Digital Life: Ethical Perspectives
Cornell Tech - INFO 7050
Helen Nissenbaum, Information Science: Cornell Tech
About the course:
This Ph.D. Seminar examines ethical challenges that arise in a digitized world, particularly those associated with distinctive qualities of digital technologies, data and information science, and connected, smart devices, such as privacy, intellectual property, freedom of speech and association, personalized persuasion (e.g. voter and consumer targeting), content filtering, and automation of human thought and action. It will emphasize those challenges that emerge in the in the context of research. The purpose of the seminar is not to declare a particular action, policy, or methodology right or wrong. Learning goals, instead, including sharpening the ability to notice and identify ethical challenges, honing the ability to engage in ethical argumentation, and rigorously generating well considered evaluations and prescriptions for actions and prohibitions. The Seminar will begin by examining a selection of recent controversial cases, with a particular focus on those relating to research (and research methods) in computer, information, and data science. In the final sessions, it will focus on issues students choose to bring forward for examination, either those emerging from their own active research projects or from the work of others.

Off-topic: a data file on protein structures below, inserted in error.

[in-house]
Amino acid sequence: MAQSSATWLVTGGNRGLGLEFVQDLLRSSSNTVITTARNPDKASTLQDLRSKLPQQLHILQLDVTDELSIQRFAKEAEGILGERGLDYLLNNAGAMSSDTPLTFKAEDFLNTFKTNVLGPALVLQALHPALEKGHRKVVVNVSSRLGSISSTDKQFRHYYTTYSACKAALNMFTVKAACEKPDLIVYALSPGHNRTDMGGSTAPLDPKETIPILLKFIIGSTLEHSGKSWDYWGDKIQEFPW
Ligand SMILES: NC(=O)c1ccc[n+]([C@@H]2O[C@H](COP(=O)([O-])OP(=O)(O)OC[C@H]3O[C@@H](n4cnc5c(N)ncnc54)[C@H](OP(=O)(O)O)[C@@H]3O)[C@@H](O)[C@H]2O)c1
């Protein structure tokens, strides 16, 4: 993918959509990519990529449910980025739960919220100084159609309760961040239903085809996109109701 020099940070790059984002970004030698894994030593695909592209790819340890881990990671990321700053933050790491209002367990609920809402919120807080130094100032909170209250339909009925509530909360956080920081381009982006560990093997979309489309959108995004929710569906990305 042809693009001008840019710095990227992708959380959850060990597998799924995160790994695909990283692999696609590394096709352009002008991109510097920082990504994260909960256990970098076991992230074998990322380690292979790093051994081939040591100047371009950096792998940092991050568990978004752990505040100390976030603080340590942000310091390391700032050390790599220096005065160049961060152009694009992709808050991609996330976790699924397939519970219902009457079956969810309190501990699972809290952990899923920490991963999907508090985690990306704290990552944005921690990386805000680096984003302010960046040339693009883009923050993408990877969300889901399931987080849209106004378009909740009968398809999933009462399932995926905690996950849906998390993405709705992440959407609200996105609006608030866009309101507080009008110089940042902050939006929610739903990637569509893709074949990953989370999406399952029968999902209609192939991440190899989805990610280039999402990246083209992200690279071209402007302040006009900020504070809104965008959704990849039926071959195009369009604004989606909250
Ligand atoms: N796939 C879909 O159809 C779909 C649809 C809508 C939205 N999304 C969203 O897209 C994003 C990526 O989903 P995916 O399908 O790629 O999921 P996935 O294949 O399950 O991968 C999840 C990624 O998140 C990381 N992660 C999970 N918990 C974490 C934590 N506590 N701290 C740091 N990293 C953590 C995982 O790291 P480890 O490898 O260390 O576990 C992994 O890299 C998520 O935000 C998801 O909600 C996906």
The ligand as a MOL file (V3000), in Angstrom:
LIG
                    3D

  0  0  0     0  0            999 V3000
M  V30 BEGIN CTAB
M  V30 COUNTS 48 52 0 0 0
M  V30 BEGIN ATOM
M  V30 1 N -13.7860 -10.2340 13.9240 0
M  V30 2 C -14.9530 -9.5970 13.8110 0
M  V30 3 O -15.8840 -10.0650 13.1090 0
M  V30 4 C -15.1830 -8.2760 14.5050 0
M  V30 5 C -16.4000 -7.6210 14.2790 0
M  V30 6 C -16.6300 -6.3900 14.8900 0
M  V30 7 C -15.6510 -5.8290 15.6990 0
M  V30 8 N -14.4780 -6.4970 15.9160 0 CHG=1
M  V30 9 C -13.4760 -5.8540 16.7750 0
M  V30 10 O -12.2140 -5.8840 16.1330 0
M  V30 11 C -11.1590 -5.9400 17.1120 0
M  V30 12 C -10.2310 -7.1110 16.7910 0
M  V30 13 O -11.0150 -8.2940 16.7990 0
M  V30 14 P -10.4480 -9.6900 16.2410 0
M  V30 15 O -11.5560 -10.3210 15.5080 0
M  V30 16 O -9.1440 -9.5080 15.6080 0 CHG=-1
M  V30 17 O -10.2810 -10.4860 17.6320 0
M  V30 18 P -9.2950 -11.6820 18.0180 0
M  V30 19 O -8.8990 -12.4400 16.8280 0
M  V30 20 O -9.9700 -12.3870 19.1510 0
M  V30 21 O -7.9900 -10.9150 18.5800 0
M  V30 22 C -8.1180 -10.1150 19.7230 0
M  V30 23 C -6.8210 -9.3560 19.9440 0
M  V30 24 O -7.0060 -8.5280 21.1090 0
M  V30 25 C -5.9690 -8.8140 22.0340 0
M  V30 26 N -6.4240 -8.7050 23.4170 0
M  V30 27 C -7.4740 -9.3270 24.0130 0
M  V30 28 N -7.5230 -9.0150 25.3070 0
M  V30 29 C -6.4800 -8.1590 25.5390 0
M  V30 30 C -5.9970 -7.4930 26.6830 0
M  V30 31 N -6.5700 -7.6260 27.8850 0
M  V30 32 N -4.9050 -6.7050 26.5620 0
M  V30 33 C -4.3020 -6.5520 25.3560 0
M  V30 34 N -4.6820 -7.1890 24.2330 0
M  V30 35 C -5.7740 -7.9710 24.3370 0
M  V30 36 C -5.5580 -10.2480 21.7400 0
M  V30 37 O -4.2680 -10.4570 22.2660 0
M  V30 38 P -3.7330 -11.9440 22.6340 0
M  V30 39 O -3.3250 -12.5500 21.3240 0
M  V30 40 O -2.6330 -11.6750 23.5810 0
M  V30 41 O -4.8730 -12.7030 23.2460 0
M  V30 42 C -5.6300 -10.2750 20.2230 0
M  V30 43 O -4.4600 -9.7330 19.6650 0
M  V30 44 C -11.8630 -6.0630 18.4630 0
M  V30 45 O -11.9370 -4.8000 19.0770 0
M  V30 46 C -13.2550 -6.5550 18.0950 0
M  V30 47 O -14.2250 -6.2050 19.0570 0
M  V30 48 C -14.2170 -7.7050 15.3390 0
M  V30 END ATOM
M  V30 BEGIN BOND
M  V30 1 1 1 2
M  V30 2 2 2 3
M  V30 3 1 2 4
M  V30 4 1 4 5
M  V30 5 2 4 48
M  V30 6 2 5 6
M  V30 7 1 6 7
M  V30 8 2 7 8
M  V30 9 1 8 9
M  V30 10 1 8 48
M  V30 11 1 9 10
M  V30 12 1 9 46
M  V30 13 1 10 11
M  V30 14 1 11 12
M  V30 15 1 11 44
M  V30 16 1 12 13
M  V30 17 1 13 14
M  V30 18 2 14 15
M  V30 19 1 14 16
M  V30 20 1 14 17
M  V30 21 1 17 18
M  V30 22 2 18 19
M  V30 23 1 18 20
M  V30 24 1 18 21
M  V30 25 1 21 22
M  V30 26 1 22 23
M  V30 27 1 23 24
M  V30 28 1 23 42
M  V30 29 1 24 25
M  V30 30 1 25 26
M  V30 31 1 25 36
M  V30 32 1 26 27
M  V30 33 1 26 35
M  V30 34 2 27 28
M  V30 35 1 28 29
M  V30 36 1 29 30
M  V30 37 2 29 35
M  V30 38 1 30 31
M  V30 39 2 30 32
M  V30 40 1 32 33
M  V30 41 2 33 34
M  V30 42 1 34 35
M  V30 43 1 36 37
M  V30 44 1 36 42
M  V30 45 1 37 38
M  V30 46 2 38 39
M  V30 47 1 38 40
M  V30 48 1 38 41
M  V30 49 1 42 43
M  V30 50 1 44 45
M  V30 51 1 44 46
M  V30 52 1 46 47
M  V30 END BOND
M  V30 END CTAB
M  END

Attendance at all seven 2-hour sessions. Completion of assigned readings. Active participation in classroom discussions (including turns presenting cases.) Short write-up of a case (5-pages). Students will be encouraged to polish their work for conference presentation or publication in formal or informal outlets.